Salvaging the Cargo Ship ROSTOK

Salvaging the Cargo Ship ROSTOK


Partizani, Romania (RO)
ROSTOK, a 4,900 grt general cargo ship laden with steel coils, suffered steering failure, causing it to ground across the banks of the Sulina Channel, near Partizani, Romania, in 1991. Shortly thereafter the vessel capsized and rolled on her starboard side. Three previous salvage attempts by other salvors proved unsuccessful, leaving hull and cargo still submerged and posing a serious hazard to navigation. In 2003, fifteen companies and consortia tendered for this wreck removal, of which only two pre-qualified. The River Administration of the Lower Danube (AFDJ) awarded the contract to the Rostok Wreck Removal Consortium. The operation, funded by the European Investment Bank, commenced on 1 November 2004. The Rostok Wreck Removal Consortium consisted of Netherlands-based Multraship Salvage, USA-based Titan, and Deltacons, a Romanian river engineering company. Despite 6-knot currents and zero visibility conditions, the Consortium members managed to cut the hull in several sections and tandem- lift them out using floating sheerlegs and a barge mounted Titan linear pullers, thereby successfully removing the wreck, remaining cargo and the heavy mud that filled the vessel.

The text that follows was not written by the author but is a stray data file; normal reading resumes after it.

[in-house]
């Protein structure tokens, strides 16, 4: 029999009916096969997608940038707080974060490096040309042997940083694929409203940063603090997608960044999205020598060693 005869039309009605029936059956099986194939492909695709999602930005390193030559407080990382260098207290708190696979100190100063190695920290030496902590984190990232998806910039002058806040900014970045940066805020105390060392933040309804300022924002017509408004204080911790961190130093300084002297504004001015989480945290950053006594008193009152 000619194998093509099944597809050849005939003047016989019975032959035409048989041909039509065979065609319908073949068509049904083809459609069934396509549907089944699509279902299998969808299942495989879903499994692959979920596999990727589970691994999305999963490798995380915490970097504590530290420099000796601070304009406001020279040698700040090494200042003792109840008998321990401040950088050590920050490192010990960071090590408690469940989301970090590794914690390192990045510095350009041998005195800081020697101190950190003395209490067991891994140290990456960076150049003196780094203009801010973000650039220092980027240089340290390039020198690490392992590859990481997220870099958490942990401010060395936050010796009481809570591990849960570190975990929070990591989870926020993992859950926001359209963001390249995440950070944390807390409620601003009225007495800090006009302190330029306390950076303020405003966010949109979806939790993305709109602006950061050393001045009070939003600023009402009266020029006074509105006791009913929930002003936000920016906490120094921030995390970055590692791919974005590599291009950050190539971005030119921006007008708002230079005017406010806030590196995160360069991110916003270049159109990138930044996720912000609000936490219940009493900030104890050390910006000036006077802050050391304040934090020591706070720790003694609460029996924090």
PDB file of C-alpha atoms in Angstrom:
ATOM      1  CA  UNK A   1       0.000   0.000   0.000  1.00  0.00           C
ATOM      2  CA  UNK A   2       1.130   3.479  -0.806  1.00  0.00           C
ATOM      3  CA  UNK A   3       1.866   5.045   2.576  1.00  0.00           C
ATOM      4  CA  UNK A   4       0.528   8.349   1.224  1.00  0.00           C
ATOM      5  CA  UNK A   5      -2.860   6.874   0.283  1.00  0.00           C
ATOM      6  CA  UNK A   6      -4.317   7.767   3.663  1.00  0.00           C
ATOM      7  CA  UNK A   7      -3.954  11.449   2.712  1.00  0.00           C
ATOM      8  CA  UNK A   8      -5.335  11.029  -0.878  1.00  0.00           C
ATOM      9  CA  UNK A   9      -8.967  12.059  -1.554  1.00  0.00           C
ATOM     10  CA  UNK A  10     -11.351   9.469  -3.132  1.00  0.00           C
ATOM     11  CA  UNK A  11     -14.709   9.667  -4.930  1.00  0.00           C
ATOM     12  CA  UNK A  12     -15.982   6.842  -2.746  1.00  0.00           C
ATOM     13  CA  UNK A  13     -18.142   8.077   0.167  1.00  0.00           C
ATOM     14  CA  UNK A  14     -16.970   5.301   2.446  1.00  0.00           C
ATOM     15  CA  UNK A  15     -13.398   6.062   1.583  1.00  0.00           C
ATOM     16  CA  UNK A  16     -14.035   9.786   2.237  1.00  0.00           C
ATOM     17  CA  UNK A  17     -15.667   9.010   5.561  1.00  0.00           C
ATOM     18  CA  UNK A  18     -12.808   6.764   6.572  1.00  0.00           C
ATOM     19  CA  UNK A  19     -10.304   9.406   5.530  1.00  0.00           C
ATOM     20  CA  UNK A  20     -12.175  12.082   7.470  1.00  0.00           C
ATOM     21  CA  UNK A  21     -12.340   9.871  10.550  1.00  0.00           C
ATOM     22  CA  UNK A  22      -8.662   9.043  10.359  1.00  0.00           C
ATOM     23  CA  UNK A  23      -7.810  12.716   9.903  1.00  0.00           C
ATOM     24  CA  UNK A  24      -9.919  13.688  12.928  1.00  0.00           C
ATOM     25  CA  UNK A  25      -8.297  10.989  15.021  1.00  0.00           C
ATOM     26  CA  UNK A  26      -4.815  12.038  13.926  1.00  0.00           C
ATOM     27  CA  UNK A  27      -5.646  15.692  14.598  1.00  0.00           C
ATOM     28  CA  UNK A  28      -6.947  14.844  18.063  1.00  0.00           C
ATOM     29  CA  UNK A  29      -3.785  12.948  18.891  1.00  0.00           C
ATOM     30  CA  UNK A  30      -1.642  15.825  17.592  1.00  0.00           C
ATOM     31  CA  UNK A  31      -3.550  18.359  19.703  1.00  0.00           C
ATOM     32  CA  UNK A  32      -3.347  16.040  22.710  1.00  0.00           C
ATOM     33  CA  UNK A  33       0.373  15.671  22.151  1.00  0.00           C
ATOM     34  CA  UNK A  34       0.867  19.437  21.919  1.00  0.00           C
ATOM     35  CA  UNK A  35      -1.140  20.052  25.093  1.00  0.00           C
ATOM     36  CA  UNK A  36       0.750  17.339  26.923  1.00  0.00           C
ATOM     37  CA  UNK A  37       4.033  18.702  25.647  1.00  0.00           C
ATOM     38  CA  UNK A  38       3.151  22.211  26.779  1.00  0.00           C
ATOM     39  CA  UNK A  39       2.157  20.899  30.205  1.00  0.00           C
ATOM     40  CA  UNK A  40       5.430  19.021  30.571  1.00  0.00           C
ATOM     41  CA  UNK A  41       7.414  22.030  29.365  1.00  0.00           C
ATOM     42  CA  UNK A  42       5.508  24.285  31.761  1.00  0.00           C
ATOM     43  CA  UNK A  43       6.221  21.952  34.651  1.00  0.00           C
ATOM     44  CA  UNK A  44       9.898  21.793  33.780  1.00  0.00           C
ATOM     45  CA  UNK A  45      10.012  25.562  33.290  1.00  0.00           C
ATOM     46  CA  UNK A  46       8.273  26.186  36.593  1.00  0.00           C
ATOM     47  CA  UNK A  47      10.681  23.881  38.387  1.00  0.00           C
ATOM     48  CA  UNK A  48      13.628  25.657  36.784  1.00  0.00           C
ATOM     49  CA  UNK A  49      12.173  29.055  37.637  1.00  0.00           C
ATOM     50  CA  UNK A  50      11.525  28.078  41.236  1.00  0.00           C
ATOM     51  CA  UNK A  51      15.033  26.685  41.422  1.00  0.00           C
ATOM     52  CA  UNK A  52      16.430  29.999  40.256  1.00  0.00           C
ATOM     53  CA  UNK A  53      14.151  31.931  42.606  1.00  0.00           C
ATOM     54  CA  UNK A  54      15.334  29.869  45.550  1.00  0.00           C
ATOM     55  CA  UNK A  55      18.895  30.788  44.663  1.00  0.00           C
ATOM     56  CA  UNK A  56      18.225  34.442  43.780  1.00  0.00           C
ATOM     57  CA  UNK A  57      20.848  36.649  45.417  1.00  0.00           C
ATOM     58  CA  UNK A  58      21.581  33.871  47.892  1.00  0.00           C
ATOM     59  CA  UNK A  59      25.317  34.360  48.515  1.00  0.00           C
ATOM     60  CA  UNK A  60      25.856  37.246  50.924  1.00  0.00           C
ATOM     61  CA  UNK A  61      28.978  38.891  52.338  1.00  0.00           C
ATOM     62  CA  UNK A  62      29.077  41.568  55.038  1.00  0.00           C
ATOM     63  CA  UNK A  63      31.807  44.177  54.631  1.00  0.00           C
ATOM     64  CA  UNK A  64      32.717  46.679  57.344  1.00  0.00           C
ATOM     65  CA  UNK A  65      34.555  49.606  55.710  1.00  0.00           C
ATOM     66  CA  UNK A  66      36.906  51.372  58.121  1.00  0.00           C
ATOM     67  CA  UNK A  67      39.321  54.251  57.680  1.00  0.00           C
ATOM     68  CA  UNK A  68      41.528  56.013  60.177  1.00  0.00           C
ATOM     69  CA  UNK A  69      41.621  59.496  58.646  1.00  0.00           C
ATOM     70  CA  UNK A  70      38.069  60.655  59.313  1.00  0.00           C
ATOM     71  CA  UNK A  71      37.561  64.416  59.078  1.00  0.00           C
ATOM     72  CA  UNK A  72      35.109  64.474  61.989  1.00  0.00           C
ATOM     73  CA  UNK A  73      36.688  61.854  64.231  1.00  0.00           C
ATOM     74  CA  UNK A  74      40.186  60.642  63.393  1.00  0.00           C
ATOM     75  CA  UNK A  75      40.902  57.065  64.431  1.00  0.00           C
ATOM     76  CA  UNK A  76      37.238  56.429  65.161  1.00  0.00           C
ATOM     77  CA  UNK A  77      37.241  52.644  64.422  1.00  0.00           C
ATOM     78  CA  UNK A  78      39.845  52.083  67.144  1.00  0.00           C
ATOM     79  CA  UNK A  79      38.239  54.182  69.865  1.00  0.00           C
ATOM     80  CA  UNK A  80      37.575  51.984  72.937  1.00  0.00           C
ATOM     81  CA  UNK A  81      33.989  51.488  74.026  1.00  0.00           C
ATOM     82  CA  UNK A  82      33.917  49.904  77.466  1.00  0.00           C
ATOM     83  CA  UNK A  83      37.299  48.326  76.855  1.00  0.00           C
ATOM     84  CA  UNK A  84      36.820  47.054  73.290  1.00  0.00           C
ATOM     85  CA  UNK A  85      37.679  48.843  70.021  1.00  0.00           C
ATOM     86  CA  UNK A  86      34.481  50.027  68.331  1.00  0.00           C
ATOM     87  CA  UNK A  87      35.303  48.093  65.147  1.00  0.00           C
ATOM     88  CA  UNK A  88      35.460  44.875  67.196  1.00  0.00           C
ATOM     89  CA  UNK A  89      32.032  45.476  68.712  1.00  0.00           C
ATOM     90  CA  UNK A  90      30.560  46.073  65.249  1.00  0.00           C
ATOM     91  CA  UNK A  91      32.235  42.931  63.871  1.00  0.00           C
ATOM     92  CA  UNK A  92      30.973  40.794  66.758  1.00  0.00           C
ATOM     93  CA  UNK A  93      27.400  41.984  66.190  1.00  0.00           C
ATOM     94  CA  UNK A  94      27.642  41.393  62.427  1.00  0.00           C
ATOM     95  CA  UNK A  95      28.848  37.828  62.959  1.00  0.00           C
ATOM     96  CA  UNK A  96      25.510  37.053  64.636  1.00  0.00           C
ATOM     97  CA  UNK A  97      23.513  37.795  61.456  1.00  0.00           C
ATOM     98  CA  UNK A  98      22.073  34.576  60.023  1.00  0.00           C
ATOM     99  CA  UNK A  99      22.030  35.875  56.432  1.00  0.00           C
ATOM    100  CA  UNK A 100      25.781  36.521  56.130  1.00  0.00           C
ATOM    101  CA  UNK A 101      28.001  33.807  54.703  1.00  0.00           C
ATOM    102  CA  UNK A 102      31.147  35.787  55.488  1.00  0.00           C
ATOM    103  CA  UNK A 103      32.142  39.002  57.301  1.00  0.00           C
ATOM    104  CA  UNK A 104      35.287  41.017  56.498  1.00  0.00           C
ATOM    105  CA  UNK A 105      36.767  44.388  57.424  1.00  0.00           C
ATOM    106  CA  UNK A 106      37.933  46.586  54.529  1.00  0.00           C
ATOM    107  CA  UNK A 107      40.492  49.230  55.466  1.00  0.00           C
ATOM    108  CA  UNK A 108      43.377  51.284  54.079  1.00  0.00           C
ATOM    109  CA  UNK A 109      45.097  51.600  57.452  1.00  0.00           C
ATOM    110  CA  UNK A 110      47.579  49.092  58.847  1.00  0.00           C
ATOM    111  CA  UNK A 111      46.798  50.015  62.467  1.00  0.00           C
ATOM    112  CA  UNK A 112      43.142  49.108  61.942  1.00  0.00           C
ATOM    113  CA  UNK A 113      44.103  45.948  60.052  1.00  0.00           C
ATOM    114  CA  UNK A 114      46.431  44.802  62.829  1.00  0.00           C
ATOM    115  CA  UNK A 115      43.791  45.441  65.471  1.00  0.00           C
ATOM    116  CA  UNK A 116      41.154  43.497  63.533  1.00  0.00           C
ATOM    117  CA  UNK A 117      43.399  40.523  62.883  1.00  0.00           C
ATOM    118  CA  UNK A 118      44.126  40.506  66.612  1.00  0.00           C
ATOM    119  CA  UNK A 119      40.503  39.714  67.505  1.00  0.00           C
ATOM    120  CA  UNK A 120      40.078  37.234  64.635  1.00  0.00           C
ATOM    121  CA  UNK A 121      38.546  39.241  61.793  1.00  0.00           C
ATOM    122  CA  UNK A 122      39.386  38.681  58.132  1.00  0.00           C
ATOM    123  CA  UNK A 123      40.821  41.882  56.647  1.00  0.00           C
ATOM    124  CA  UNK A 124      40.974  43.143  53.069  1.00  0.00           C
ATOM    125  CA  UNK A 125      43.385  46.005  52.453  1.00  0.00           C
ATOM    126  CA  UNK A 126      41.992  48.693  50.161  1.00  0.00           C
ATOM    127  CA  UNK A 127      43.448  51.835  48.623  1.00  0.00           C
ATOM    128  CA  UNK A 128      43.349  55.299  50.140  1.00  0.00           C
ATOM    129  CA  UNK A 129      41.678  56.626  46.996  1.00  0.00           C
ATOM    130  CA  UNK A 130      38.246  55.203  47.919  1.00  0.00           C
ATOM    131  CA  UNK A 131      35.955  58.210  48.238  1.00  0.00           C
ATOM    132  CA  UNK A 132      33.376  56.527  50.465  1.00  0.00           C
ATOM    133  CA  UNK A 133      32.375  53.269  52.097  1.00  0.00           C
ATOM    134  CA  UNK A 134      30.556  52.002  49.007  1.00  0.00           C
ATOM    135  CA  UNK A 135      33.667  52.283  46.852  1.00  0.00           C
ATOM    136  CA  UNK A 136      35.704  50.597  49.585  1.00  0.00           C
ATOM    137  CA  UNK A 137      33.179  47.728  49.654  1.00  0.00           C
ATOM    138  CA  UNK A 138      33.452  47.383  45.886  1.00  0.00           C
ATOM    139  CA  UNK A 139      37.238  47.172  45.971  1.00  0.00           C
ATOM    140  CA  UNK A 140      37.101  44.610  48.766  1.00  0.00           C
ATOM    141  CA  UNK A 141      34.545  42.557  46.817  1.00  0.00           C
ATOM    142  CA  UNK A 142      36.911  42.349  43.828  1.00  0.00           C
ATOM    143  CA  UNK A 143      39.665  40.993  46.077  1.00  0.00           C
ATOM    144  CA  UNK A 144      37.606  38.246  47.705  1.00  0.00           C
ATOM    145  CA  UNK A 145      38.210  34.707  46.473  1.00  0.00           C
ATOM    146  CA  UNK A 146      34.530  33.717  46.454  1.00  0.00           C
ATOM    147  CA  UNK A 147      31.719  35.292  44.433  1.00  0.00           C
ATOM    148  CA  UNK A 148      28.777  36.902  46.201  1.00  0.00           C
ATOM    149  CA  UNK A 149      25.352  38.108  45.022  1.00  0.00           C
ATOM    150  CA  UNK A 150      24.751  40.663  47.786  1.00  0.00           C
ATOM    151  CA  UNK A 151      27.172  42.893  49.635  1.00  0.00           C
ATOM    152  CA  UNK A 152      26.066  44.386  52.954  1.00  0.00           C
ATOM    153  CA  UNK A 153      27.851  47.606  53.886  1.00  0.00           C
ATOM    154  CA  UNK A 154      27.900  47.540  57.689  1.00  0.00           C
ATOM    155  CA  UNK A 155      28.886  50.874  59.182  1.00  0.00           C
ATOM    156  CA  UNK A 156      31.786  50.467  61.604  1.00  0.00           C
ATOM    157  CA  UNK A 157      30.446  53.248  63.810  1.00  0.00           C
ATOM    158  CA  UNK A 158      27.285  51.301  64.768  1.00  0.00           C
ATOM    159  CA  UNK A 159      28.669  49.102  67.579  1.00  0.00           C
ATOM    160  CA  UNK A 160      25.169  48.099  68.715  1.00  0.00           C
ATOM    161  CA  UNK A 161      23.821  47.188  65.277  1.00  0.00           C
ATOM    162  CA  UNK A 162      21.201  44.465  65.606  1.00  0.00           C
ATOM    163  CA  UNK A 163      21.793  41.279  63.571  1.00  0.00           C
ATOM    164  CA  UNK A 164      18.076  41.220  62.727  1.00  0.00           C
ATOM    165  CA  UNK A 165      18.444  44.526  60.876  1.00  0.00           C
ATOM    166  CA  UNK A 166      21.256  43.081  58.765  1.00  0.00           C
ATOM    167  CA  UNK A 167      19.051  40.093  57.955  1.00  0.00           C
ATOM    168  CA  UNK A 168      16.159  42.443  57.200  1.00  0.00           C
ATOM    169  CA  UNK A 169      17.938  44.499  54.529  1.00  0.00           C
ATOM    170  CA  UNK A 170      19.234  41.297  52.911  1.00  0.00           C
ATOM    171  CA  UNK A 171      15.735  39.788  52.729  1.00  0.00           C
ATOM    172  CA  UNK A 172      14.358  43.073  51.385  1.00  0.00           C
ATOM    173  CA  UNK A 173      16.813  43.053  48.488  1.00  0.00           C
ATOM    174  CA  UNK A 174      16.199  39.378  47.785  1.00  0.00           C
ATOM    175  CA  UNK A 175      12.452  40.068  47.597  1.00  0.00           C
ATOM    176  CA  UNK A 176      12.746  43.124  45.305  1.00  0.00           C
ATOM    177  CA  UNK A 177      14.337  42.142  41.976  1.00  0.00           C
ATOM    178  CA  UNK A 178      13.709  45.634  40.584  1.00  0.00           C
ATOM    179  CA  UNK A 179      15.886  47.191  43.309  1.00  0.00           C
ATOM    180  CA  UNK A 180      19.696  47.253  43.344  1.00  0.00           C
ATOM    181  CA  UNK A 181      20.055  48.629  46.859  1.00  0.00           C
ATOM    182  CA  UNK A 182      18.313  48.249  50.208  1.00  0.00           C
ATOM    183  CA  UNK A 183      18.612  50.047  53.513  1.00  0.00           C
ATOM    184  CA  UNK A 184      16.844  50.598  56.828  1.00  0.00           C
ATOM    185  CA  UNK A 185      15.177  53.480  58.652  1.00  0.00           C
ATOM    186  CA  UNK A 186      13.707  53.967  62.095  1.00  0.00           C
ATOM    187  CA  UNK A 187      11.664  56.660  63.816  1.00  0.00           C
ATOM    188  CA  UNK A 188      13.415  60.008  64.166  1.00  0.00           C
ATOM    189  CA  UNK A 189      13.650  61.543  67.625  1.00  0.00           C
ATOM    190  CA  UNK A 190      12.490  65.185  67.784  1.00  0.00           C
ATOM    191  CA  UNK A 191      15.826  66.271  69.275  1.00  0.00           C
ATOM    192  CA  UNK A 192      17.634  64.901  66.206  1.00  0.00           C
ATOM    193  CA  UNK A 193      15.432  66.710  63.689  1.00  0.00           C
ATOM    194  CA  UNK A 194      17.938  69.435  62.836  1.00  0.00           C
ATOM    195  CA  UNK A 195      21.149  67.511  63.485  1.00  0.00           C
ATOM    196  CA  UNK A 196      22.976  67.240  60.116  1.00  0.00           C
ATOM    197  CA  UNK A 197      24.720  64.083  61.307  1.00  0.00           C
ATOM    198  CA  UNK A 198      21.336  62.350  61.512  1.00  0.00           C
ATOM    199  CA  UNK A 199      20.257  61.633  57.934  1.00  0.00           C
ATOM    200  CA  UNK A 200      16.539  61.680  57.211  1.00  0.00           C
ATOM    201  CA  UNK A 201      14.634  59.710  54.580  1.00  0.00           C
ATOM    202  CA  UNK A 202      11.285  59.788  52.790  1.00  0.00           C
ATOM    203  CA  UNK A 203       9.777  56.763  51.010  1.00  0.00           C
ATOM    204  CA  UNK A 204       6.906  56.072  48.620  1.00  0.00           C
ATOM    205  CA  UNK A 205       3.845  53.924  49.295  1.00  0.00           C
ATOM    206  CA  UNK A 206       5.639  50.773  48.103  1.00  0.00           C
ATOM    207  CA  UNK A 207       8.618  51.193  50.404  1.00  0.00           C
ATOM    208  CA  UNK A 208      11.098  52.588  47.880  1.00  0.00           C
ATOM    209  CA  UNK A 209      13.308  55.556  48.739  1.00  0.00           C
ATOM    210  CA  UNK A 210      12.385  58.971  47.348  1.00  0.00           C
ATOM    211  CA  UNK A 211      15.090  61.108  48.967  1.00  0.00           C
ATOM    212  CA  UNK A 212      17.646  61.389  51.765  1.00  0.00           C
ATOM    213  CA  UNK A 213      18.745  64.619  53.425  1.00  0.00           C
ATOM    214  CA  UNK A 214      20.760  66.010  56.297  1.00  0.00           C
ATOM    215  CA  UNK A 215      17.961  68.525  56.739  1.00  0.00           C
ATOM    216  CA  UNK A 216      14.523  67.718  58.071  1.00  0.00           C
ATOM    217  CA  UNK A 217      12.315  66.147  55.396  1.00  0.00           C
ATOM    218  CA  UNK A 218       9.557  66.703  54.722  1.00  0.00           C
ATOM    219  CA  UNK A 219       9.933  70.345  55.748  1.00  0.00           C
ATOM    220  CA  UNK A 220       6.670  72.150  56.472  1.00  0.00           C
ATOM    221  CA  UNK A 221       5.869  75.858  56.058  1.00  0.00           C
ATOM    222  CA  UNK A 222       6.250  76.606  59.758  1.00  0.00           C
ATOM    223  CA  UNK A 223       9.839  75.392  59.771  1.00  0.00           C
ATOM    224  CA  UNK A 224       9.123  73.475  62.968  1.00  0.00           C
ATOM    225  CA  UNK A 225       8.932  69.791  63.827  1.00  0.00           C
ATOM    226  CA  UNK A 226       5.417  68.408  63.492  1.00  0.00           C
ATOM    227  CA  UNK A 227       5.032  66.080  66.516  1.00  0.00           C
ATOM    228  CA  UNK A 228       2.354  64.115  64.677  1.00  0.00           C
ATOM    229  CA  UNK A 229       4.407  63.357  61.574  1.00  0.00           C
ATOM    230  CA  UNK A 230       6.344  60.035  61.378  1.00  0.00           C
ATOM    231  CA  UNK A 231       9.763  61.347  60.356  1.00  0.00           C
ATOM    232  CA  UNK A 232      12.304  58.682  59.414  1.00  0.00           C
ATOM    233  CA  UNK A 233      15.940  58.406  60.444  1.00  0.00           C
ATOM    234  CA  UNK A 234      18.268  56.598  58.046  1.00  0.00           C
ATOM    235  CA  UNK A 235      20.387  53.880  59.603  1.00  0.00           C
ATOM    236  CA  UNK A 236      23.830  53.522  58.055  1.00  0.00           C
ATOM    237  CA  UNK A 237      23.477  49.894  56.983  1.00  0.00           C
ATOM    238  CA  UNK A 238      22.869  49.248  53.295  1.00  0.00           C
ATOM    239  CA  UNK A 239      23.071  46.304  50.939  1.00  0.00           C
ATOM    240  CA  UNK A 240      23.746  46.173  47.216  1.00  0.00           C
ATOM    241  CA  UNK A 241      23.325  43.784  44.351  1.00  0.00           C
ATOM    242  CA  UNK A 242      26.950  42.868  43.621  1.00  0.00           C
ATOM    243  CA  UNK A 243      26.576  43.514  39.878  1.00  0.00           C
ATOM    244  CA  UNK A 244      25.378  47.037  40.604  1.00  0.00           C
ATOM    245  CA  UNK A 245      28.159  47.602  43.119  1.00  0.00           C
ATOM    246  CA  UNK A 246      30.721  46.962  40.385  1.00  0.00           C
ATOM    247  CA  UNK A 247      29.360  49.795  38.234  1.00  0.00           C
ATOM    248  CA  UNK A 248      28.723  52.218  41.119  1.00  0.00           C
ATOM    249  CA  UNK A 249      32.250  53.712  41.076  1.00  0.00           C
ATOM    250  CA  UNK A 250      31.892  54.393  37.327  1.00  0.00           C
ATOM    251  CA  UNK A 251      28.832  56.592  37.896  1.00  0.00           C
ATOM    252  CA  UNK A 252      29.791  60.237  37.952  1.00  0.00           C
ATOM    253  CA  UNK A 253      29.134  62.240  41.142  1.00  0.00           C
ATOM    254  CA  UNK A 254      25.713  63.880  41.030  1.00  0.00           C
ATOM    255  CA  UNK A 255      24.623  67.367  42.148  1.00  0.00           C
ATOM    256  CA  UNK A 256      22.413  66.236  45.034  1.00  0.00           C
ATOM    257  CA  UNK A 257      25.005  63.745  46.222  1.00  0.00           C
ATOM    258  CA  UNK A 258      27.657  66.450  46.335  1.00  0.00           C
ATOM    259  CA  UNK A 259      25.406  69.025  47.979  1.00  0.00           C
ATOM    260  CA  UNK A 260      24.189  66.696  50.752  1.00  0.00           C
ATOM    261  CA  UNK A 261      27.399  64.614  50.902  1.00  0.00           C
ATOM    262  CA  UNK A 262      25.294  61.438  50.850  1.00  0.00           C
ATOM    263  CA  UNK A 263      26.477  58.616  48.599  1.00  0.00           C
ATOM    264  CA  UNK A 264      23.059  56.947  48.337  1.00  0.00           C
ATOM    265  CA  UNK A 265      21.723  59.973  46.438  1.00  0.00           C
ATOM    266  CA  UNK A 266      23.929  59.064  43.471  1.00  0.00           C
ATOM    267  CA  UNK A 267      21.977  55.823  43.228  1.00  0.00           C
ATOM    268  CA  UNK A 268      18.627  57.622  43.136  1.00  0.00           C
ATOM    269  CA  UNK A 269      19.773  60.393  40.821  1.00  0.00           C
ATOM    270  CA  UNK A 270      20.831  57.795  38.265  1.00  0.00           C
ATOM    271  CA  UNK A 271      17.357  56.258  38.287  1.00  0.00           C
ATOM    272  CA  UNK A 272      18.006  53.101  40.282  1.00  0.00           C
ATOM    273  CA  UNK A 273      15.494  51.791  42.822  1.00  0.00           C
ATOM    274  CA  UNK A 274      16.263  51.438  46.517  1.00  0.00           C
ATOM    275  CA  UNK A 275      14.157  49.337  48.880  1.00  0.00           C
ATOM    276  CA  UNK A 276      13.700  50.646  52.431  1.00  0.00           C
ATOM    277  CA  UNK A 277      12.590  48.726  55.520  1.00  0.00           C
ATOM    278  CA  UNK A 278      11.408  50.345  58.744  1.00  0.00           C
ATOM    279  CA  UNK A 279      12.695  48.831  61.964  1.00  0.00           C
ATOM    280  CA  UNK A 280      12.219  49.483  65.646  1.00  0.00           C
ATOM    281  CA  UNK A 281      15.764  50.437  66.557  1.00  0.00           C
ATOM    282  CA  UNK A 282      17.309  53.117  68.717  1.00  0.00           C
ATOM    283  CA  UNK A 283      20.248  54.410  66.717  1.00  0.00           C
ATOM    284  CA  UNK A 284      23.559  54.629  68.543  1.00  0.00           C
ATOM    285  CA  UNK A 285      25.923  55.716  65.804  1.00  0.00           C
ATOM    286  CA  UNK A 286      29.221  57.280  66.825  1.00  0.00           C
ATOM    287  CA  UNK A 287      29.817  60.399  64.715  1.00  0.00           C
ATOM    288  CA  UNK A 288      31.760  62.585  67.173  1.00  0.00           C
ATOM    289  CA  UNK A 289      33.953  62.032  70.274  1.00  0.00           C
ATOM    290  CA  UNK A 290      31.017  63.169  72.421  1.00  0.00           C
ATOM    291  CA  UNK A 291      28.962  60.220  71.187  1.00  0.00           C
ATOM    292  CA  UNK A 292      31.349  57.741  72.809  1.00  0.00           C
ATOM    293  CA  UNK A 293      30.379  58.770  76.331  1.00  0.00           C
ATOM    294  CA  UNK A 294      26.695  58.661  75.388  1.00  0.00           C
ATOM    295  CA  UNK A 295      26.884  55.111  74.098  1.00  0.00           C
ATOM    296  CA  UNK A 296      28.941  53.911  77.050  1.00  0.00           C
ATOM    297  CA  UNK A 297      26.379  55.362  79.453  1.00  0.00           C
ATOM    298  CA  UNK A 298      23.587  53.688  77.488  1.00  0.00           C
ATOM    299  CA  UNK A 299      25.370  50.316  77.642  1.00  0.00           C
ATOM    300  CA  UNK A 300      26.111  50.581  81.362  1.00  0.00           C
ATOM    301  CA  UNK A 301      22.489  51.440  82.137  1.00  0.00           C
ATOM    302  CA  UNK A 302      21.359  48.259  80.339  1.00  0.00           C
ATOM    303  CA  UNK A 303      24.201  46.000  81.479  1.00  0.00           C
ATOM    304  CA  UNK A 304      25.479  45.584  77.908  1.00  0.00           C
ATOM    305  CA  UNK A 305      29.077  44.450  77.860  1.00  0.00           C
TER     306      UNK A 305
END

ROSTOK, a 4,900 grt general cargo ship laden with steel coils, suffered steering failure, causing it to ground across the banks of the Sulina Channel, near Partizani, Romania, in 1991. Shortly thereafter the vessel capsized and rolled on her starboard side. Three previous salvage attempts by other salvors proved unsuccessful, leaving hull and cargo still submerged and posing a serious hazard to navigation. In 2003, fifteen companies and consortia tendered for this wreck removal, of which only two pre-qualified. The River Administration of the Lower Danube (AFDJ) awarded the contract to the Rostok Wreck Removal Consortium. The operation, funded by the European Investment Bank, commenced on 1 November 2004. The Rostok Wreck Removal Consortium consisted of Netherlands-based Multraship Salvage, USA-based Titan, and Deltacons, a Romanian river engineering company. Despite 6-knot currents and zero visibility conditions, the Consortium members managed to cut the hull in several sections and tandem- lift them out using floating sheerlegs and a barge mounted Titan linear pullers, thereby successfully removing the wreck, remaining cargo and the heavy mud that filled the vessel.
View in Google Earth Sea - Shipwrecks
Links: www.titansalvage.com
By: McMaster_de

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